[ExI] Cosmopolitanism, collective epistemology and other issues

Anders Sandberg anders at aleph.se
Sun Jul 10 17:41:48 UTC 2016

On 2016-07-10 17:59, spike wrote:
> Hi BillK, well ja. As I understand it, the notion of a unified Europe 
> was about mutual economic advantage. 

No. That is the truly sad and dangerous part of this story. The key 
motivator of unified Europe was a "never again" vision of ensuring that 
there would never be another world war. And economics was the tool for 
it: if you are trading with somebody you do not make war on them, in 
general. But over time people forgot about the peace motivation because 
it was so obvious that it never needed stating, and it all became a 
matter of economics.

Very much like how the success of vaccines have made anti-vaxxers rise: 
most people have no idea of how dangerous many of the nearly gone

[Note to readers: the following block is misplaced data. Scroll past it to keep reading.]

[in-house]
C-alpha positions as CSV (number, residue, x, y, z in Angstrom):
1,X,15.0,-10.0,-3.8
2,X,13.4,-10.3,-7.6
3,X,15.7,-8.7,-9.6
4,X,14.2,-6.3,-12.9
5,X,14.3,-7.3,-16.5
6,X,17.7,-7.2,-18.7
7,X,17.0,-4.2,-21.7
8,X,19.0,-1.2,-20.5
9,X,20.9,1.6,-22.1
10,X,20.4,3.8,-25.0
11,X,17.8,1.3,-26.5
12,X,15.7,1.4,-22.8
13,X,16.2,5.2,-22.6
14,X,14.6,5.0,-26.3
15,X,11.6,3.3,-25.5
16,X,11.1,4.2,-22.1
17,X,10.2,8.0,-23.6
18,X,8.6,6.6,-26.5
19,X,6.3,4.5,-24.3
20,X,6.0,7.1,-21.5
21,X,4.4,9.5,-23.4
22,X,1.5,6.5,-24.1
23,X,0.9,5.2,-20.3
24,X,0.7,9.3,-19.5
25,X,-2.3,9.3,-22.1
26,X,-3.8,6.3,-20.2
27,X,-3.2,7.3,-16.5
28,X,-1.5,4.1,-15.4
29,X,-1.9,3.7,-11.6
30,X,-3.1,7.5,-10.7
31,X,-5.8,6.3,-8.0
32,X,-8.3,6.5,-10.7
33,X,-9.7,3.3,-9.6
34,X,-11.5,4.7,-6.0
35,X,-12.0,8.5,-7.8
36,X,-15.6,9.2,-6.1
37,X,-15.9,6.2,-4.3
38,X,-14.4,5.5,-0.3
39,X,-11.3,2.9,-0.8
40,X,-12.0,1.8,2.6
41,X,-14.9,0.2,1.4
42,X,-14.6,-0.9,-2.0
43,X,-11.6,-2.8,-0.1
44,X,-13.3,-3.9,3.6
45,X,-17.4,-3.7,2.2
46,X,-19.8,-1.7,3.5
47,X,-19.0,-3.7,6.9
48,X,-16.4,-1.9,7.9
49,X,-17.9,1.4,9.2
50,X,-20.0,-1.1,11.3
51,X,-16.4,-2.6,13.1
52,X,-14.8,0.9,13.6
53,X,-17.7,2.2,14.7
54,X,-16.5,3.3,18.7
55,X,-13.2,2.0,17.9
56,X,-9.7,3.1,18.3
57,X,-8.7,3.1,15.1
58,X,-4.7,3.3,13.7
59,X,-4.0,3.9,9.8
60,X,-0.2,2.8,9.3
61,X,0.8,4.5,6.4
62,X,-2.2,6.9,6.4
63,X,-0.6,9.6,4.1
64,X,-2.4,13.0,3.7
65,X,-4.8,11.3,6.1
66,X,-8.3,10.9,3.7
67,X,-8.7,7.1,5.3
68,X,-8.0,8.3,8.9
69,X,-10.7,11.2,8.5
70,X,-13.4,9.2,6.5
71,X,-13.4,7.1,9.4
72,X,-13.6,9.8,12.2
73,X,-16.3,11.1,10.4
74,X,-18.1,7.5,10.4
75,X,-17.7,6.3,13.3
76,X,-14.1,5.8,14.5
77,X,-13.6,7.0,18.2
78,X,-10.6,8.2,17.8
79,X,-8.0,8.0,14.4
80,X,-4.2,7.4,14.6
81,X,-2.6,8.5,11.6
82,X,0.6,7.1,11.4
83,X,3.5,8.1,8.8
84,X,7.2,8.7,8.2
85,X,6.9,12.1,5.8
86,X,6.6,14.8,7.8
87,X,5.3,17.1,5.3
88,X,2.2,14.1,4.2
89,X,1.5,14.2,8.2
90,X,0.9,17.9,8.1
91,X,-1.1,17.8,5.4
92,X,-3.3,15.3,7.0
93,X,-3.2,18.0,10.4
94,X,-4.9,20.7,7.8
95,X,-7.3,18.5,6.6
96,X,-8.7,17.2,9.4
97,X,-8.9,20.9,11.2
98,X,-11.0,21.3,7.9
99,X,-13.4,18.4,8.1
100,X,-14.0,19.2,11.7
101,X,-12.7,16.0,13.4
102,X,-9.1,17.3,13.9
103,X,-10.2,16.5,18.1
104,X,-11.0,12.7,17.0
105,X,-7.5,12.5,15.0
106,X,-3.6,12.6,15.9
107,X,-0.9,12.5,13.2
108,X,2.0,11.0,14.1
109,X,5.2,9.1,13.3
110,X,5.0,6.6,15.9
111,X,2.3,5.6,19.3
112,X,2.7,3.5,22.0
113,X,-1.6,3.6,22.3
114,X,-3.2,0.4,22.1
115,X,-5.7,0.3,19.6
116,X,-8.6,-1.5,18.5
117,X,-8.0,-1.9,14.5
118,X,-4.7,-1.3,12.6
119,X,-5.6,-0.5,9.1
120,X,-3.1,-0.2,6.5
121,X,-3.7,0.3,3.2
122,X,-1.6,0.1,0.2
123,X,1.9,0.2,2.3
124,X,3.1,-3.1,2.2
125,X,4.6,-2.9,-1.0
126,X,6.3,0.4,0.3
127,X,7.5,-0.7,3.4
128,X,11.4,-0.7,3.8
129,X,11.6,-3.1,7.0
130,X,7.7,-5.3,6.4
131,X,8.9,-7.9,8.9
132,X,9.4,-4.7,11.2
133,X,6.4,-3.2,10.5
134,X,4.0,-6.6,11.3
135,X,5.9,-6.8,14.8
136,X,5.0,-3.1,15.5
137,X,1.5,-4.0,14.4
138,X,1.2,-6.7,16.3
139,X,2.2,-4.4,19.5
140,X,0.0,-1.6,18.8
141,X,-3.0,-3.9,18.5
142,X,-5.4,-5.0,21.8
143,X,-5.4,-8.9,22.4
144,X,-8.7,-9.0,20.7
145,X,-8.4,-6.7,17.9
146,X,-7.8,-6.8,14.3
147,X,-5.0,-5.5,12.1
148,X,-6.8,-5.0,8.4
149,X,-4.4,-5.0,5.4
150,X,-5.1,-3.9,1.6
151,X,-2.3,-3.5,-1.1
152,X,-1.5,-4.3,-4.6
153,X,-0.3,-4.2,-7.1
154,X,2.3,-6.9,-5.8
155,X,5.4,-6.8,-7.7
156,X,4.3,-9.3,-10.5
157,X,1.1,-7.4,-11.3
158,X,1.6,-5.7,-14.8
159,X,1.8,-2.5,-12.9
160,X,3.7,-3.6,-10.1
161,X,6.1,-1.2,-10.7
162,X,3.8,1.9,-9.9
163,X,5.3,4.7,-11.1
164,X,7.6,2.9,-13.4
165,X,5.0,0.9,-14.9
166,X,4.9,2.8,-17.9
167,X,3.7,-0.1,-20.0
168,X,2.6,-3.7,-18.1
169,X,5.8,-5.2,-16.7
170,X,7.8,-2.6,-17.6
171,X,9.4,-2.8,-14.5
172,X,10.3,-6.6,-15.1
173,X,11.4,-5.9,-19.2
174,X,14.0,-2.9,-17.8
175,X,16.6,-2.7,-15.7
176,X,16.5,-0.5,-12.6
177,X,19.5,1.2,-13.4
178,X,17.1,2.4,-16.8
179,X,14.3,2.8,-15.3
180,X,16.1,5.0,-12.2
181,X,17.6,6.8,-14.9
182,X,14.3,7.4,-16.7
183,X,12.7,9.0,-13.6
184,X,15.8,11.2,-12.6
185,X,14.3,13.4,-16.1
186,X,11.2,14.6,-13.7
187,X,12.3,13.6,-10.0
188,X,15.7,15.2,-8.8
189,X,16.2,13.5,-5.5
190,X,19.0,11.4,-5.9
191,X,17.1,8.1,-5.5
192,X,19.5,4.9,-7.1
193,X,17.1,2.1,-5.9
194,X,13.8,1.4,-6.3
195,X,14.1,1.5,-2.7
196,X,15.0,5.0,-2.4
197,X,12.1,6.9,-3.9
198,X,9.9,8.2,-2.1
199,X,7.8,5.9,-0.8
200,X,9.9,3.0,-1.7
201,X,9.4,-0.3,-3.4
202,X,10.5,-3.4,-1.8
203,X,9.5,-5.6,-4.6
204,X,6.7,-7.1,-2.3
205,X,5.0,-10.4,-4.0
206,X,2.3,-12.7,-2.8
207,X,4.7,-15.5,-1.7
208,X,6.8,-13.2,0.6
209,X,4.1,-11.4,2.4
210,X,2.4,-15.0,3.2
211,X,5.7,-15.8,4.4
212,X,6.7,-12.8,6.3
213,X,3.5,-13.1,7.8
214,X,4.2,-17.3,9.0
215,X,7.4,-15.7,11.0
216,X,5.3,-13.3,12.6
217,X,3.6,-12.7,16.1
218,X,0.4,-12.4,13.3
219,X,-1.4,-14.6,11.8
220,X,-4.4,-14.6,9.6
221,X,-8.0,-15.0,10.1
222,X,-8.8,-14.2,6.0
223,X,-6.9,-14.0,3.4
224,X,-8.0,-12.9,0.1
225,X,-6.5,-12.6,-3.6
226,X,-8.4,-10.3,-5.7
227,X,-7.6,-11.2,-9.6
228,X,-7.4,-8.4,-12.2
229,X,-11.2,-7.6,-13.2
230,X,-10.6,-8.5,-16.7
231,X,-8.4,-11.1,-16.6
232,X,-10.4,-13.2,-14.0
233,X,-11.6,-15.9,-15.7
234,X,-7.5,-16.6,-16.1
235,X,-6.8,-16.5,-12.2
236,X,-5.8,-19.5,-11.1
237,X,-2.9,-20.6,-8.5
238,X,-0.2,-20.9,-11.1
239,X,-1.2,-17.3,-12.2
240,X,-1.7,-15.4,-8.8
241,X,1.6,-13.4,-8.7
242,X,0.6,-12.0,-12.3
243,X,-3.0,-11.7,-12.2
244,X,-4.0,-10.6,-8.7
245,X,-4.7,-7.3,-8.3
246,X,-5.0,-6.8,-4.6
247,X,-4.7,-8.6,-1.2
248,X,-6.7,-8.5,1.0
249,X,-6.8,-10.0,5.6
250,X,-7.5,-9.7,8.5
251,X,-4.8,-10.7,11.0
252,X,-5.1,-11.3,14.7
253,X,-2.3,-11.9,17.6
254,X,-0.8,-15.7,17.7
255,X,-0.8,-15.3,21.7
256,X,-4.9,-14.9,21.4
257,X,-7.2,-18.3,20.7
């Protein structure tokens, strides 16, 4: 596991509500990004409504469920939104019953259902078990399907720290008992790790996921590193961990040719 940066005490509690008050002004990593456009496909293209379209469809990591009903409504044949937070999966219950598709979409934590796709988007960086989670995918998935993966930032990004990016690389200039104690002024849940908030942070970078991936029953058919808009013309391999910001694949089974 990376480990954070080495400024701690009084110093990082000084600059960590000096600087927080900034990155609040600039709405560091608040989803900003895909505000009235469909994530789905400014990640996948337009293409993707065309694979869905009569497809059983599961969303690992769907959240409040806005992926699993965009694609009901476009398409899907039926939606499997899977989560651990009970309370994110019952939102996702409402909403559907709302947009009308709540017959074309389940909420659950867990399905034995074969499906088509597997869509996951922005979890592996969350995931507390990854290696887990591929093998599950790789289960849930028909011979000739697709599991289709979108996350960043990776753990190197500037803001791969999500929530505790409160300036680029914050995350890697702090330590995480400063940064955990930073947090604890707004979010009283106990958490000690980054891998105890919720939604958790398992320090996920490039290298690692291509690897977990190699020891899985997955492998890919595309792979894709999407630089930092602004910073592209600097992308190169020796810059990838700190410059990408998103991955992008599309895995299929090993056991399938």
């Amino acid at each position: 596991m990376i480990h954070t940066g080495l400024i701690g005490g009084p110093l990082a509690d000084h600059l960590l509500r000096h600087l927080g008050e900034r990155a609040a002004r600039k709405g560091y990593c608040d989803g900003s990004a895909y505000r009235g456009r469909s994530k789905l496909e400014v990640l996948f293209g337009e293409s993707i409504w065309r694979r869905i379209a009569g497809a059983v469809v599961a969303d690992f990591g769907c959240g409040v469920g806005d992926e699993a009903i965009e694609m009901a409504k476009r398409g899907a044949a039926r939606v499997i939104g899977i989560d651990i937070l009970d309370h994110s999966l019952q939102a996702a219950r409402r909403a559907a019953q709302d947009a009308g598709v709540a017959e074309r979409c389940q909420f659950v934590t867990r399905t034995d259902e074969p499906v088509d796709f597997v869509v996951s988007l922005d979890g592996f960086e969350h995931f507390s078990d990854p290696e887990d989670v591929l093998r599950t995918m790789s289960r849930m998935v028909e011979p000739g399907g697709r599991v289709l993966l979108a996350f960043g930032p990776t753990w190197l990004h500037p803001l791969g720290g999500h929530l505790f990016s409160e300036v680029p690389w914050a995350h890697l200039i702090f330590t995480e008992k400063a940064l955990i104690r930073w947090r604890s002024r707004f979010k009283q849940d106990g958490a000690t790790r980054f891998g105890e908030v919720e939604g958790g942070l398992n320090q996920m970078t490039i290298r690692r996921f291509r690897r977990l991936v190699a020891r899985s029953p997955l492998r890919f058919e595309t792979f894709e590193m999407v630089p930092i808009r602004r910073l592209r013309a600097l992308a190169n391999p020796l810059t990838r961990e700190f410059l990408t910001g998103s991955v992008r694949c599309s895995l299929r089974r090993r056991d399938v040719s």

diseases are.

> In all I read on the topic, I saw little strong incentive for Britain to
> stay in.  I don't really see it for Germany or Sweden either, but I see some
> big costs with staying in.
Remember that free trade tends to be good for business. Add barriers and 
you will tend to become poorer.

Similarly, making it easy to move from one place to another means you 
can go where the jobs are. It took me filling out a simple web form to 
legally move from Sweden to the UK. A Swedish friend has spent thousands 
of dollars and months of bureaucracy to get the visa he needs to take up 
his new job in the US.

Dr Anders Sandberg
Future of Humanity Institute
Oxford Martin School
Oxford University

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